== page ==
The Foreman checks his watch again. With a sigh, he rises from his seat and drags his feet across the stage to the empty podium. He taps the little black mic his finger. A thump, then a screech of feedback ripples out from Pillar 14. The workers closest to the Pillar cringe, covering their ears and shouting, but soon quieting down after a few threatening glares from the surrounding guards. I grimace, but I am also grateful for the noise. I prefer it over the constant chattering of teeth and quaking of knees. The grating noise of men and women rubbing their rough, ashen skin for warmth, and children stomping the cold earth to return feeling to their legs.
“Workers"” begins Wildes, only to step back after the mic delivers a residual crackle. “Workers of Barricade 14,” he starts again with his droning voice, “You are gathered here today to witness the trials of L61TU47 and 09JC2KV. Their charges, as listed on record, are as follows...”
I zone out the list of charges. I can not say any of this truly matters to me. Not this time, with the battered looking couple on stage, or last time with the elder who was caught stealing, or even the countless executions before that. I do not hold any particular bond with any of my fellow laborers. The elders say we are all of the same species, but to me, it ends at that. To me, they are as foreign as the pink skins who hold authority over us. As far as I am concerned, we all live, work, and die here in Barricade 14. Most of us are just lucky enough to go from exhaustion or starvation.
If that makes me heartless, then so be it. I showed up here in the courtyard only because it is mandatory to do so, but also because I wanted to confirm my suspicions about the executions. Everyone's eyes are glued firmly to the stage or one of the Pillar's giant screens. I try to draw as little attention as possible as I crane my neck from side to side in order to get a better view of the rest of the courtyard.
The area outside of the courtyard is empty. From here, I can see that the western and eastern gates are unmanned. The barracks that line the south wall do not have their usual guard patrols. The factories that dot the encampment remain empty. Even the gate leading to the Warden's office is without its guardsmen. Yes, I thought so. Each time there is an execution, all of the guards are taken from their posts and used to encircle us workers. After all, this is the only time we as workers are gathered together for a singular purpose. I inspect a nearby guard more closely. He holds a dark blue rectangular pane of rifeline glass at his side. Riot shields. Safety and security must be their highest priority.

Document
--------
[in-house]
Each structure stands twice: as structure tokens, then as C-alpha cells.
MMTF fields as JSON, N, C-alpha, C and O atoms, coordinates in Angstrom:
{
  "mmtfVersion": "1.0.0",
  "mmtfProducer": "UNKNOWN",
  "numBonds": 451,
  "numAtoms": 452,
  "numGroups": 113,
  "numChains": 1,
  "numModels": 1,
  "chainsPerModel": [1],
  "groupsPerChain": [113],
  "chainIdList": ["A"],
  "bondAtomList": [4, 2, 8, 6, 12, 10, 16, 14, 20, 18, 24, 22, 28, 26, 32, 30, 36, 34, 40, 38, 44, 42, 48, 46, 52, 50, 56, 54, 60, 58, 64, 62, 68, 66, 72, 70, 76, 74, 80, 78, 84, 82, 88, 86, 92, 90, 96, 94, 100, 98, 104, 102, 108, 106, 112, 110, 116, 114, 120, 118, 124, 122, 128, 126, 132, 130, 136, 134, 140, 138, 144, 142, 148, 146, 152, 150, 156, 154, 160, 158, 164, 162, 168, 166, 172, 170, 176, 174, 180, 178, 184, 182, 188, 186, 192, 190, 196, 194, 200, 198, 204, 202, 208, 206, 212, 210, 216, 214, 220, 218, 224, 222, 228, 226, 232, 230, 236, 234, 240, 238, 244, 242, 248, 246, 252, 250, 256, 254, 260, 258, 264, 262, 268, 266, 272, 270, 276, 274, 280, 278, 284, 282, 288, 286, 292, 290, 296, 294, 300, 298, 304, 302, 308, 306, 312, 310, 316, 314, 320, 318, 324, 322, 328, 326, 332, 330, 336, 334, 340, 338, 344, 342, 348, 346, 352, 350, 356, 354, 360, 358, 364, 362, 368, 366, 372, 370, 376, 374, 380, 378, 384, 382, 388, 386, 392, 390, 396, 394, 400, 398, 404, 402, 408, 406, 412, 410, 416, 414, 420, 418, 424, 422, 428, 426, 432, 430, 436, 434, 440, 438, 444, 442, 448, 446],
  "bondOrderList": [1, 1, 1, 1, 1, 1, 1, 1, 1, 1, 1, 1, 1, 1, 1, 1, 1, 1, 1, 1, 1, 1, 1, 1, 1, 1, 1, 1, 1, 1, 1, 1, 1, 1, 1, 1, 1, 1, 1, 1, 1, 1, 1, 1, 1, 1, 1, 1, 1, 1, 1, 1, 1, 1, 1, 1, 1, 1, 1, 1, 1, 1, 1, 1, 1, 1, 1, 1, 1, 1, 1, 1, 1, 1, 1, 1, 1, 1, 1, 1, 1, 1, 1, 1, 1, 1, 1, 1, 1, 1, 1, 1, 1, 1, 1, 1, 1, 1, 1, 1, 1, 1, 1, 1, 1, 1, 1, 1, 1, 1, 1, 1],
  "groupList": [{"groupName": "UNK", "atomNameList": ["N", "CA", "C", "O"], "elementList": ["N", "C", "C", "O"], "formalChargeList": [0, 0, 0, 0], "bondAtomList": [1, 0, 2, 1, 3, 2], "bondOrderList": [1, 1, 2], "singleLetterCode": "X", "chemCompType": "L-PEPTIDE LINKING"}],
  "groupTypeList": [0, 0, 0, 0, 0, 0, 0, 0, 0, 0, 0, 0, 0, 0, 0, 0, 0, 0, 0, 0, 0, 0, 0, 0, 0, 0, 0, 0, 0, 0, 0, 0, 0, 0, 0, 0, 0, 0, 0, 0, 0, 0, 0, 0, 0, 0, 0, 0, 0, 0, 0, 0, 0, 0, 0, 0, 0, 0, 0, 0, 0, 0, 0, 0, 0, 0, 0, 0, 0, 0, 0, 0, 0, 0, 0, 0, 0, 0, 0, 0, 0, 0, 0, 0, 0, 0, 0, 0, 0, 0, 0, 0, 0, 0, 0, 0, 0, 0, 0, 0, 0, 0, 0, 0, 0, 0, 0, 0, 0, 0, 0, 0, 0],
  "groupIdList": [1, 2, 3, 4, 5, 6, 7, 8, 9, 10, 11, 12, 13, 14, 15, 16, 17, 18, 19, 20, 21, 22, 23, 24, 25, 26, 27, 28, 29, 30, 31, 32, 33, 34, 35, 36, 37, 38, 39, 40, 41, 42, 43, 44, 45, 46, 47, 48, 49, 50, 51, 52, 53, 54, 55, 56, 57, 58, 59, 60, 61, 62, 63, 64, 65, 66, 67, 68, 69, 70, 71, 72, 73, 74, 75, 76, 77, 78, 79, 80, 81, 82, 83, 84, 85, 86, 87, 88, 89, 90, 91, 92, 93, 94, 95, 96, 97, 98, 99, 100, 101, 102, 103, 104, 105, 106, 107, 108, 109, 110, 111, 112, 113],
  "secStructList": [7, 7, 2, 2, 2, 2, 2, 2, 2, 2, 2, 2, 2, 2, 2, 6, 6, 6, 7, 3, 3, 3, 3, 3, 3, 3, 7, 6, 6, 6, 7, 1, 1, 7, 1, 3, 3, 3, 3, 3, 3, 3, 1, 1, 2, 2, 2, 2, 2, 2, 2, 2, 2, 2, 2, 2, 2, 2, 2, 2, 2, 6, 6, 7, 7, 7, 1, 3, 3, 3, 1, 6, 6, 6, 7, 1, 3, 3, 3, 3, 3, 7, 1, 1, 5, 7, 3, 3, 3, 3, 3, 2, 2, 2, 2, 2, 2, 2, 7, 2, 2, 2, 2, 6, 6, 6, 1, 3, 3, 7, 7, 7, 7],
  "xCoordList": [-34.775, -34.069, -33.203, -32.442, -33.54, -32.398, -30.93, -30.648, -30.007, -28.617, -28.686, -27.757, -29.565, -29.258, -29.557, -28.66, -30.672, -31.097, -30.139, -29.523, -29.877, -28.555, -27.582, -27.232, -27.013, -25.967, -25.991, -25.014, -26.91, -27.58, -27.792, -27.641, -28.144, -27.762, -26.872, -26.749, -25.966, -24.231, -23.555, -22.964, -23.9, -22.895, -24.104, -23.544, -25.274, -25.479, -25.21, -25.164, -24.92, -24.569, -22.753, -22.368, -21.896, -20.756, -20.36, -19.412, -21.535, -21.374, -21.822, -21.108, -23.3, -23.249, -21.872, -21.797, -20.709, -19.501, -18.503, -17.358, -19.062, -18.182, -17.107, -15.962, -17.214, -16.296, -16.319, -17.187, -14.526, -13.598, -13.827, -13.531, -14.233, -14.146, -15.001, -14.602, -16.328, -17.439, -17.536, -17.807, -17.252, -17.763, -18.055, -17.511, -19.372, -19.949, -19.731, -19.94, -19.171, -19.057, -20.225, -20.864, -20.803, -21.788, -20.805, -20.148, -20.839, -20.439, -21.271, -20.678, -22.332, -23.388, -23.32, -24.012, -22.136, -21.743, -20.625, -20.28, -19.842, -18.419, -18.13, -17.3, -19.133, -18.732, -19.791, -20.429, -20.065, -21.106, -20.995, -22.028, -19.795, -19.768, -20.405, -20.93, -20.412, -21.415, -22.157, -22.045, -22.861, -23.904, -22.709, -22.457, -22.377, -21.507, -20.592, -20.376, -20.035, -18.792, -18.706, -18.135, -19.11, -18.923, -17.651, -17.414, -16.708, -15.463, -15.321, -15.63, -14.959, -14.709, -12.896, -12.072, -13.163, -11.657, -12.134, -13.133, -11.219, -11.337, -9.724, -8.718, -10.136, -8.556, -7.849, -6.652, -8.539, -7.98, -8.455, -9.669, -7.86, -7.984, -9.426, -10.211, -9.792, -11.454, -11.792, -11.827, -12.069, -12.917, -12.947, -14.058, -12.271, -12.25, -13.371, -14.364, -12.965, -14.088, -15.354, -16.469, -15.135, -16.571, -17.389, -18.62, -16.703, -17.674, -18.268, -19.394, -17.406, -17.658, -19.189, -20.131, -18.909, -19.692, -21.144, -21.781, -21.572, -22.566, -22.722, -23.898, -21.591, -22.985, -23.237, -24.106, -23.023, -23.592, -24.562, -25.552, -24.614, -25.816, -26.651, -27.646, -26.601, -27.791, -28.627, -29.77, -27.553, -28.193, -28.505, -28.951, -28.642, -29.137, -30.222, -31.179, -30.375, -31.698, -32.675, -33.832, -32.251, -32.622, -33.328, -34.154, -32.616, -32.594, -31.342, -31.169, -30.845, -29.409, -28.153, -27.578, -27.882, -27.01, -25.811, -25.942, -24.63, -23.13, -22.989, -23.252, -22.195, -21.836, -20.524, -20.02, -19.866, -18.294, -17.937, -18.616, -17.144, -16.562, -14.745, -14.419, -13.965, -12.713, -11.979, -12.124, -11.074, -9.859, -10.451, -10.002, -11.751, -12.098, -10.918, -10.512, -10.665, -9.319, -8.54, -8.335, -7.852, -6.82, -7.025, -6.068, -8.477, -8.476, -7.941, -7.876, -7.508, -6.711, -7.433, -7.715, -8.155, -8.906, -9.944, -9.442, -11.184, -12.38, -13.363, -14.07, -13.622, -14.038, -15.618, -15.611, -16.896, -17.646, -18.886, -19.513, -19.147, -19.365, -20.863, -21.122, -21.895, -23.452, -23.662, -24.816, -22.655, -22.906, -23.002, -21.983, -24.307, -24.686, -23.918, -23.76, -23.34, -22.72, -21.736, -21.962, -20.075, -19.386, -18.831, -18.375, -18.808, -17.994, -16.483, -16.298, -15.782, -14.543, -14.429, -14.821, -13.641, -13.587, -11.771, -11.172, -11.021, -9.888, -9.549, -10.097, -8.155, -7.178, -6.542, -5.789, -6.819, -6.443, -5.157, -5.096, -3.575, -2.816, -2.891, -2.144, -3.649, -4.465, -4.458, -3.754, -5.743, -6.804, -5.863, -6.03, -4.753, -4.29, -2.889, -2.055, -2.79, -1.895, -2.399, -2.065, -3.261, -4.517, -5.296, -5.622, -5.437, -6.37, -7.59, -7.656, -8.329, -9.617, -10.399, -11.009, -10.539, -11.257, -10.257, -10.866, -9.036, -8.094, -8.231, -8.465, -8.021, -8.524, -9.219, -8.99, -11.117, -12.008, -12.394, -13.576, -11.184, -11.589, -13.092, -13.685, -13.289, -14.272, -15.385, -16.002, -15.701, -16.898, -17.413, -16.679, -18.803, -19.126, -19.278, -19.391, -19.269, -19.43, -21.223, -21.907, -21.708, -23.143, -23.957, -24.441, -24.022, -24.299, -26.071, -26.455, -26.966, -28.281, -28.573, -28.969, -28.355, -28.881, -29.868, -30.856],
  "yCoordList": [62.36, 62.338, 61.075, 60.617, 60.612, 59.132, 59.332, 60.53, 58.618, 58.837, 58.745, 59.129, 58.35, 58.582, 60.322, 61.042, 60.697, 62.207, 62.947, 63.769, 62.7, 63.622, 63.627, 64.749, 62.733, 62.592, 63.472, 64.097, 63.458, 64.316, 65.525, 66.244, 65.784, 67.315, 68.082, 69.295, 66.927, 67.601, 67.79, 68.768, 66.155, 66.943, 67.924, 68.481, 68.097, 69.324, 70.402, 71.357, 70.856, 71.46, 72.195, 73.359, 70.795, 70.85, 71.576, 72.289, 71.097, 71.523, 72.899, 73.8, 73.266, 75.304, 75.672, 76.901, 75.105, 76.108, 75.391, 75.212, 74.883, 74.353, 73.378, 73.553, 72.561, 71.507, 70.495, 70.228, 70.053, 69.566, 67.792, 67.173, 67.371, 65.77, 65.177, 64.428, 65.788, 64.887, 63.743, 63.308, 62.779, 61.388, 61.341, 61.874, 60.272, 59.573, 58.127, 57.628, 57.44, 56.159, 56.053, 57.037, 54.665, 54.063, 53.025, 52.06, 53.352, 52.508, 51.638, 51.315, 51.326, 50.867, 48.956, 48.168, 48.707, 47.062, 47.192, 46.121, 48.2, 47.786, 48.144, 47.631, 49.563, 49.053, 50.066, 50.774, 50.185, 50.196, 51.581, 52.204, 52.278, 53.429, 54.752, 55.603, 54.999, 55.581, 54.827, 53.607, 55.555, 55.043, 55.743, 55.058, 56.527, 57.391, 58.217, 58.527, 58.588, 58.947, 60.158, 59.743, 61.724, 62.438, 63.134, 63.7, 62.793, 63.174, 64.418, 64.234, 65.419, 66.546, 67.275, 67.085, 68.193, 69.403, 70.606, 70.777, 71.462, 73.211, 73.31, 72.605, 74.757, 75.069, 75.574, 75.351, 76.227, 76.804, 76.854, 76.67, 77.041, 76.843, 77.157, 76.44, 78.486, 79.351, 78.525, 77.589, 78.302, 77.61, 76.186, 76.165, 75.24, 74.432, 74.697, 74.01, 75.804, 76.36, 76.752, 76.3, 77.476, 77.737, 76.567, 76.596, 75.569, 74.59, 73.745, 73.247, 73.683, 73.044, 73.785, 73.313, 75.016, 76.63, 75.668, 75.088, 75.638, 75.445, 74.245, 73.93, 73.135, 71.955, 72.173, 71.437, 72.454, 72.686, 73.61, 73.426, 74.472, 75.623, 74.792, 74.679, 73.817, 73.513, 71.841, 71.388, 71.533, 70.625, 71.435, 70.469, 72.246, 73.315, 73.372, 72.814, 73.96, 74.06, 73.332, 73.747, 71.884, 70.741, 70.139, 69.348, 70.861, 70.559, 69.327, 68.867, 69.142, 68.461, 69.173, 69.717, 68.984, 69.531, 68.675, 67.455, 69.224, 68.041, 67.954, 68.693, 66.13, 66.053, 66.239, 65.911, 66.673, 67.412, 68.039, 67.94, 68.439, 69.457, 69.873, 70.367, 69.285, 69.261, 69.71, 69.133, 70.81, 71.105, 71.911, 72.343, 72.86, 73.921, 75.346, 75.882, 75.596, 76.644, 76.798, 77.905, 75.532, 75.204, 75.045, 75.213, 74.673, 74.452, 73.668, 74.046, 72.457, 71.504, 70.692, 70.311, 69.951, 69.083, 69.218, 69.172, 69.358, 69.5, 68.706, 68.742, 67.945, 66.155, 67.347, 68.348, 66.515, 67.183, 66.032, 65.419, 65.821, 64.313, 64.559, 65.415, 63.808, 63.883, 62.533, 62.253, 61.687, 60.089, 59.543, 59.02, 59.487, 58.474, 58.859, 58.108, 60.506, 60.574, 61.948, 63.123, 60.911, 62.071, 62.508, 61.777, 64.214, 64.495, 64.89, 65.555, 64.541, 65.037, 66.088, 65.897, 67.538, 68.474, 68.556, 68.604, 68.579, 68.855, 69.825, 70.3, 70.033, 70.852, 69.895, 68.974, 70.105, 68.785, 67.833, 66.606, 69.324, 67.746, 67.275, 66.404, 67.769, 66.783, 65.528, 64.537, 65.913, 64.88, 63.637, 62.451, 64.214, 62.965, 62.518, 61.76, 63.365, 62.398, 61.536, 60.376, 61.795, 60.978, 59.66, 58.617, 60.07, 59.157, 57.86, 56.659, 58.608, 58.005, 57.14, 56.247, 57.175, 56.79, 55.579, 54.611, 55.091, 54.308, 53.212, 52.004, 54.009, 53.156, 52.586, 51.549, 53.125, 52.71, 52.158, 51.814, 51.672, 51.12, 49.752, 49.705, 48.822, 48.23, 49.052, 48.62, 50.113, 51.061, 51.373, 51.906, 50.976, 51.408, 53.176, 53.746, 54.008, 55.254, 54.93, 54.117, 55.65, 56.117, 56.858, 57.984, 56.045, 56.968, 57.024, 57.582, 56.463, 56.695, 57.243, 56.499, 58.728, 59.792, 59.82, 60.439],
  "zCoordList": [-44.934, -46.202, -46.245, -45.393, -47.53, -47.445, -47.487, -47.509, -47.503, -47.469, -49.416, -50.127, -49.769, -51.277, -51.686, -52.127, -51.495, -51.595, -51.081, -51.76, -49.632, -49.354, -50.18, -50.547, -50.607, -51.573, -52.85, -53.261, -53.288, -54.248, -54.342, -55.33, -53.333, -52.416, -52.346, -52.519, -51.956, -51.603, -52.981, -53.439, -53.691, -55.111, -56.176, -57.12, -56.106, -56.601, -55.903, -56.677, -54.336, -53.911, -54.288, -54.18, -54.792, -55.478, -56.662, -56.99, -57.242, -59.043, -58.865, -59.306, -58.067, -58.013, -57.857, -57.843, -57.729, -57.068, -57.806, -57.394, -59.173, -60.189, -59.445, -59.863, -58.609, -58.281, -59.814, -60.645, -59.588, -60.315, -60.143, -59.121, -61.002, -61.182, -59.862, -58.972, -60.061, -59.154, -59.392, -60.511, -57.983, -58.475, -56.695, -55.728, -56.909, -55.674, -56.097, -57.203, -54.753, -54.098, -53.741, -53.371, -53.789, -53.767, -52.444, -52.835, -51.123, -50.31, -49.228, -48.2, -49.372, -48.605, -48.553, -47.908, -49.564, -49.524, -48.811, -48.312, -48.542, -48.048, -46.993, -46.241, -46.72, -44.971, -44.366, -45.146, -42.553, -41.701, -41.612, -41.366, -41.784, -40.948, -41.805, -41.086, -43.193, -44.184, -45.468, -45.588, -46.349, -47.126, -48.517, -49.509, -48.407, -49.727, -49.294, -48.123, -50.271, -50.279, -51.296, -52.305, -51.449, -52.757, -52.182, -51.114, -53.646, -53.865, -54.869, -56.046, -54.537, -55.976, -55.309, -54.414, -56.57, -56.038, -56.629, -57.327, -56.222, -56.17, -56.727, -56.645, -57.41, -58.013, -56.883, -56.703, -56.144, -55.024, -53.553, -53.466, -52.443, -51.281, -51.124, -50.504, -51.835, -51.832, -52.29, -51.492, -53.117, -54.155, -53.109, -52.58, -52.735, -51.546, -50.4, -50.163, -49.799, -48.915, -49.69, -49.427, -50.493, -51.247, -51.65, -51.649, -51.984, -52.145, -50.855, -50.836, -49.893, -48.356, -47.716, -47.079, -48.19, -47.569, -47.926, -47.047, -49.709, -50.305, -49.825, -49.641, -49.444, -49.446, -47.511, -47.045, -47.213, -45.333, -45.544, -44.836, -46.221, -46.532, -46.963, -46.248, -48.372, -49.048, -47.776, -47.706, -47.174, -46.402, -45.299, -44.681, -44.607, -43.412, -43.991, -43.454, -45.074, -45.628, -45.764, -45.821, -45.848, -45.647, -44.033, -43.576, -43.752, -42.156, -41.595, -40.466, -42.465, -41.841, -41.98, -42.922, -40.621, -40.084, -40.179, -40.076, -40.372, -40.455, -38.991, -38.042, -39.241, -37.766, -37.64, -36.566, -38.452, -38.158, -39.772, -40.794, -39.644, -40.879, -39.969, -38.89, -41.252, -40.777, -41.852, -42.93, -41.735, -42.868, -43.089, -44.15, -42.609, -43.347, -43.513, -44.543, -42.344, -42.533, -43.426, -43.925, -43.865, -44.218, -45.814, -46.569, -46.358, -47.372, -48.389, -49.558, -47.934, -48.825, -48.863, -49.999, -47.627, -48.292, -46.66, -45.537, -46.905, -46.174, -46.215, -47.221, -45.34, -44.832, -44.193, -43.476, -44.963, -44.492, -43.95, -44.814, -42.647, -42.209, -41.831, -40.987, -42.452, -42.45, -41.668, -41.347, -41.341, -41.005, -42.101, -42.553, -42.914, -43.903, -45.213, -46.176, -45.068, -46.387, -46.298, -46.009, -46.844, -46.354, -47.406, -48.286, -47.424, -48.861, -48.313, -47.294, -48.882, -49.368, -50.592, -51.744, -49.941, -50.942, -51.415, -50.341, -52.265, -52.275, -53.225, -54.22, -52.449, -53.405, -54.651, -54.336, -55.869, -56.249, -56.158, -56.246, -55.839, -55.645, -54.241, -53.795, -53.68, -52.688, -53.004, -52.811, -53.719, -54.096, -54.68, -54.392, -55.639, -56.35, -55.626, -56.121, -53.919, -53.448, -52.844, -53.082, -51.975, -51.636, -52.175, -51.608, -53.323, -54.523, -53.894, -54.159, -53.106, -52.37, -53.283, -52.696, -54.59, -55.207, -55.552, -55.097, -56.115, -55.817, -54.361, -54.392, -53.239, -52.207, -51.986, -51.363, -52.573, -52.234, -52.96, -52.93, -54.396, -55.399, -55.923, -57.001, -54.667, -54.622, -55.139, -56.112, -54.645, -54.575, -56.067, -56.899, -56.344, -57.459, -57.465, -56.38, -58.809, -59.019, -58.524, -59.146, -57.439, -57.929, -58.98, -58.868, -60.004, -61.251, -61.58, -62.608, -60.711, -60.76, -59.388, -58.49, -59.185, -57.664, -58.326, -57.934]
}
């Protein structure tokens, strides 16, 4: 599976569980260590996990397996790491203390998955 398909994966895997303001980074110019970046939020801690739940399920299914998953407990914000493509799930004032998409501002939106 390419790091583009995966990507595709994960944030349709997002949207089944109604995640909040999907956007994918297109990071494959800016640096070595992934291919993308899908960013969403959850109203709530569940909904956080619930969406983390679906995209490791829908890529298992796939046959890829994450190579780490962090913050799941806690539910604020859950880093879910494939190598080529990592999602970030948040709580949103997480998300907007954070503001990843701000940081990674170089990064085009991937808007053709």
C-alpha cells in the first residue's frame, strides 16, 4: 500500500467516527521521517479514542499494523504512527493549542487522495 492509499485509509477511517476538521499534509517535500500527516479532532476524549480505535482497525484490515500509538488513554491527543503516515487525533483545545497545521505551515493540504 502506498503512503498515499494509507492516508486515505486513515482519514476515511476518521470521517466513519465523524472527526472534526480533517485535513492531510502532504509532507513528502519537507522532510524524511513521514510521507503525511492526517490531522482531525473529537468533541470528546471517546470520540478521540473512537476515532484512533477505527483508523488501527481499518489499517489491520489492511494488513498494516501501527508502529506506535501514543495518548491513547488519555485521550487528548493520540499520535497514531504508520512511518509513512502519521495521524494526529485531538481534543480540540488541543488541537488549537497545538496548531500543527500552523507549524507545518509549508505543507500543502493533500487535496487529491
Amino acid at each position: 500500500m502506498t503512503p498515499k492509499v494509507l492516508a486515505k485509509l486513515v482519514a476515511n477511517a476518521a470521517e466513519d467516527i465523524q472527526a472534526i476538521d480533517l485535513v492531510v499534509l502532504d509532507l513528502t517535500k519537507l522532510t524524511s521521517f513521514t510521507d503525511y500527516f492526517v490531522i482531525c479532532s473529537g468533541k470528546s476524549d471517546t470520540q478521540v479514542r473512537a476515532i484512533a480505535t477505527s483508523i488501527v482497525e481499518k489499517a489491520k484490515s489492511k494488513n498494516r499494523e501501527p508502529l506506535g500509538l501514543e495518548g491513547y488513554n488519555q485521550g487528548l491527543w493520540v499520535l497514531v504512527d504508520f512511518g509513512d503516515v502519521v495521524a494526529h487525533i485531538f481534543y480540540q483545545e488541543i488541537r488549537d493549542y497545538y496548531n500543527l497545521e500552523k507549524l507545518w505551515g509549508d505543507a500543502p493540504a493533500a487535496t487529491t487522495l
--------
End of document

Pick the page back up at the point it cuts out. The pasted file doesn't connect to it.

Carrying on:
Wildes seems to be winding down. I return my eyes to the screen. Still no sign of the Warden today. The Foreman wraps up the sentencing in the same monotone voice that he started it with before beckoning for someone off screen. Two guards appear at the edge of the stage, wheeling in a large vat of liquid. Smelted durcarbium. The camera is angled just enough to see the viscous blue liquid bubble and simmer at its surface.
The two guardsmen wait for Wildes' instruction, but he seems to be distracted by something at the edge of the screen. I rub my eyes to be sure I am seeing things correctly. The Warden is sitting in the previously vacant chair, his body overflowing over its tiny metal frame.
When did he get there? He wasn't there just a moment ago.
His stubby ringed fingers are crossed over his potbelly, and he gives Wildes a knowing, gold toothed grin. The Foreman looks just as surprised as I am. Red only gives him a passing glance, his helmeted gaze fixated on the figure standing just beside the Warden. I squint my eyes to see it more clearly, but the camera's edge is cutting most of it off. It seems to be a person. Given its flowing, brilliant, vermillion colored hair, it seems to be a woman of some sort. But it is not like us. Not like me. It is fair skinned, like they are.
I am brought out of my examination of this new figure by a wave of the Warden's hand to the Foreman. Wildes, having since gathered his bearings, relays the instruction to the guards on stage. They wheel the vat closer to the stockades. Droplets of the liquid metal slosh off its rim and land perilously close to the prisoners, sizzling as they hit the stage.
The cameras zoom in on pair's haggard faces. They are adults, like many of us are, but now I can see the true difference. The line that separates us from them. It is what separates us, the"what did he say? Cattle? Yes, that's it"from them, the ones awaiting slaughter. Their eyes show an emotion that we, the surviving cattle, only seldom show. We show it when the guards rain down upon us with their batons that sear the flesh off our skins. We show it when the Pillar's blaring alarm goes off, warning us of a gas leak, mine explosion, or chemical spill. But here and now, our eyes only show hunger, exhaustion, and desperation.
The man, in particular, shows it. The fear, the terror. He yelps and screams as the the guardsmen remove the locking bolt from the vat's base. The woman, on the other hand, shows only a silent dread. A creeping realization that she knows, all she has lived for, however little it may be, will be lost in mere moments. And finally, the enormous cauldron tips, and in one sweeping, breathless second, its contents pour out over the stockades and flow off the stage.
For a few minutes the only sound in Barricade 14 is the hiss and sizzle of liquid metal against flesh. The two workers bodies are quickly reduced from prostrated shapeless globs, to unrecognizable puddles of black and blue. And then, there is only silence. Silence as we take the scene in. It is the same each time, yet each time it is a reminder of our place here inside Barricade 14. I know, even without looking, that the same terror that gripped those two workers before their deaths is the same fear reverberating within each of the laborers around me. They know any of them could be next.
But not me. The next execution will not be my death, but my opportunity. My opportunity to escape Barricade 14.
© 2012 Seratha